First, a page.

It was a classic case of judicial understatement for the Delhi High Court to describe the state-sponsored genocide of 1984 as a “crime against humanity”. And its emphasising that it was sentencing former Congress MP Sajjan Kumar to spend the remainder of his natural life in prison could hardly be proof of justice having “caught up”: that would seem ridiculous when it is realised that he has spent the last 34 years in relative freedom ~ and that an appeal to the apex court could be in the offing.
What the prolonged, sordid chapter in the administration of criminal justice in India has restressed is that the system is loaded in favour of those enjoying what the court condemned as “political patronage”.
Their Lordships S Murlidhar and Vinod Goel were being philosophical when asserting that eventually “truth will prevail”, for after the massacre of 1984 the nation has been subjected to the outrages in Gujarat in 2002, and now cow-vigilantes running amuck have become daring enough to attack police officials.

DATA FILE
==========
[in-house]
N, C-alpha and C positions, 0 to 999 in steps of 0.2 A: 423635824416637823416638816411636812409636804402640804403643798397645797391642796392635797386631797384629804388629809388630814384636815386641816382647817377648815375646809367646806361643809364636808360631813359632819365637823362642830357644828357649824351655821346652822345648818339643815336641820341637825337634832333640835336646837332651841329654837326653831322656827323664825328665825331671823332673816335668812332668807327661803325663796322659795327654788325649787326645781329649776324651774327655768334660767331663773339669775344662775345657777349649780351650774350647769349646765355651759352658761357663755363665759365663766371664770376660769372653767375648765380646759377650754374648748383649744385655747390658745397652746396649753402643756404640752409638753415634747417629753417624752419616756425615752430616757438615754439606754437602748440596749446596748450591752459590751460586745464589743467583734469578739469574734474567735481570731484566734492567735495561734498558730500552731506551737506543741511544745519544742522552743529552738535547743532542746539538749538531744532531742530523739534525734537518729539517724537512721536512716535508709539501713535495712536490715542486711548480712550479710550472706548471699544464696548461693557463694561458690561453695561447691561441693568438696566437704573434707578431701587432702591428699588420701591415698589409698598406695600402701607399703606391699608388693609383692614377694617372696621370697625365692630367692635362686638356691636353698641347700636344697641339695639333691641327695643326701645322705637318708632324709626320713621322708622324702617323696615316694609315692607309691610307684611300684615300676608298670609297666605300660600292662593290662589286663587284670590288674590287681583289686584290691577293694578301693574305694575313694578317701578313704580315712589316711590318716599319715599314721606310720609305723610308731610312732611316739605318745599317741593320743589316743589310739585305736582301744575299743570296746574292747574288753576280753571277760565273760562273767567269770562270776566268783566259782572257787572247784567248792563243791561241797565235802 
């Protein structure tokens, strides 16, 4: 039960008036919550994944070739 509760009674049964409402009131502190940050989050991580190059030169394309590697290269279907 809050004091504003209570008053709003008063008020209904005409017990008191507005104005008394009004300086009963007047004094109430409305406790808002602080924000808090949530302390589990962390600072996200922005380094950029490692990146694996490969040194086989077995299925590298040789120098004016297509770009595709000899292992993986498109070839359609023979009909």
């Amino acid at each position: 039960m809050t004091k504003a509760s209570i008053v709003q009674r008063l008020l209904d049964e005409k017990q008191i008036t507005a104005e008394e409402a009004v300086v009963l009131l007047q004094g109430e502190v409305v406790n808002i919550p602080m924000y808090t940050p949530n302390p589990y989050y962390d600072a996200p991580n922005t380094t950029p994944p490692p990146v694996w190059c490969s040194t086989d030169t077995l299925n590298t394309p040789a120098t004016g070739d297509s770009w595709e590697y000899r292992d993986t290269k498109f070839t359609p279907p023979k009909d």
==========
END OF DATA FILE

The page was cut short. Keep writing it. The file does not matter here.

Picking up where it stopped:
Without descending into who is right or wrong or who started it, the reality is that the difference between the political and criminal classes has been blurred ~ compounded by spineless policeman and judicial officers who do not have the courage to live up to the theory that justice delayed is justice denied.
The severe sentence awarded to Sajjan Kumar will not “compensate” the families of 3,500 Sikhs killed in the Capital in l984, he had been rewarded with places in the “temple of democracy” ~ and another person accused of complicity has just become a chief minister. Whether in Delhi in 1984 or Gujarat in 2002 it is the hapless “victim” who stands no chance against politicians more savage than militants in the Kashmir Valley or Maoists in Central India. At least the latter can claim to be fighting for a “cause”. The ‘netas’ do even worse for selfish political interests.
To try and recount the horrors of 1984 would be to revive nightmares that continue to haunt: suffering that still causes hearts to ache, orphans struggling to live without fathers, widows surviving without a partner, sights that the memory cannot blacken out. Rahul Gandhi might have been a child when all that happened but was he not unaware of the blood-stained party whose mantle he now sports.
That ensures a hollow ring to his accusations against the present regime. A ring that finds echo in promises of ‘achche din’ etc. Not that one portrayal of evil “cancels out” another.
The greater tragedy for the Indian people is that they are enslaved by such evil political forces and that the horizon holds little hope of redemption If 1977 did not usher in a new beginning what reason to believe something more uplifting will emerge in 2019?